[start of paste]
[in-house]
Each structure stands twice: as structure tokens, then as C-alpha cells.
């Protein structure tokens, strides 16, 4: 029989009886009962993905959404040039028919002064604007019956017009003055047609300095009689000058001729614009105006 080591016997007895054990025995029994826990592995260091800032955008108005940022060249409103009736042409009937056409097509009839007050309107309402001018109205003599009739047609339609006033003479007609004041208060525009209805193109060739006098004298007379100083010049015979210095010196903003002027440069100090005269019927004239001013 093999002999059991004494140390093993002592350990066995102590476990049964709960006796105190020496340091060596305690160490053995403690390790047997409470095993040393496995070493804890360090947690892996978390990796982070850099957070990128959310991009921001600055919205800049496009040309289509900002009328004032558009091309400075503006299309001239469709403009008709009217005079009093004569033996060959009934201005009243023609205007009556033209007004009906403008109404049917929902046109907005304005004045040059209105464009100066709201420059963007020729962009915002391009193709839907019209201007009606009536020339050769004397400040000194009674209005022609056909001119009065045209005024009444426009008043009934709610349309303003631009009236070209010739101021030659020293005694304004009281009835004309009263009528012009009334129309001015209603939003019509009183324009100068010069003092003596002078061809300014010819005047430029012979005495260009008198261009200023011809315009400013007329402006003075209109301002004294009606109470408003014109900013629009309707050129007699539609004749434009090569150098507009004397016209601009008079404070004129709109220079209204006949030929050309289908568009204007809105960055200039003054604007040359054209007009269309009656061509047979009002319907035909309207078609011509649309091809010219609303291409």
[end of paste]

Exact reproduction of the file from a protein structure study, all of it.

[in-house]
Each structure stands twice: as structure tokens, then as C-alpha cells.
């Protein structure tokens, strides 16, 4: 029989009886009962993905959404040039028919002064604007019956017009003055047609300095009689000058001729614009105006 080591016997007895054990025995029994826990592995260091800032955008108005940022060249409103009736042409009937056409097509009839007050309107309402001018109205003599009739047609339609006033003479007609004041208060525009209805193109060739006098004298007379100083010049015979210095010196903003002027440069100090005269019927004239001013 093999002999059991004494140390093993002592350990066995102590476990049964709960006796105190020496340091060596305690160490053995403690390790047997409470095993040393496995070493804890360090947690892996978390990796982070850099957070990128959310991009921001600055919205800049496009040309289509900002009328004032558009091309400075503006299309001239469709403009008709009217005079009093004569033996060959009934201005009243023609205007009556033209007004009906403008109404049917929902046109907005304005004045040059209105464009100066709201420059963007020729962009915002391009193709839907019209201007009606009536020339050769004397400040000194009674209005022609056909001119009065045209005024009444426009008043009934709610349309303003631009009236070209010739101021030659020293005694304004009281009835004309009263009528012009009334129309001015209603939003019509009183324009100068010069003092003596002078061809300014010819005047430029012979005495260009008198261009200023011809315009400013007329402006003075209109301002004294009606109470408003014109900013629009309707050129007699539609004749434009090569150098507009004397016209601009008079404070004129709109220079209204006949030929050309289908568009204007809105960055200039003054604007040359054209007009269309009656061509047979009002319907035909309207078609011509649309091809010219609303291409």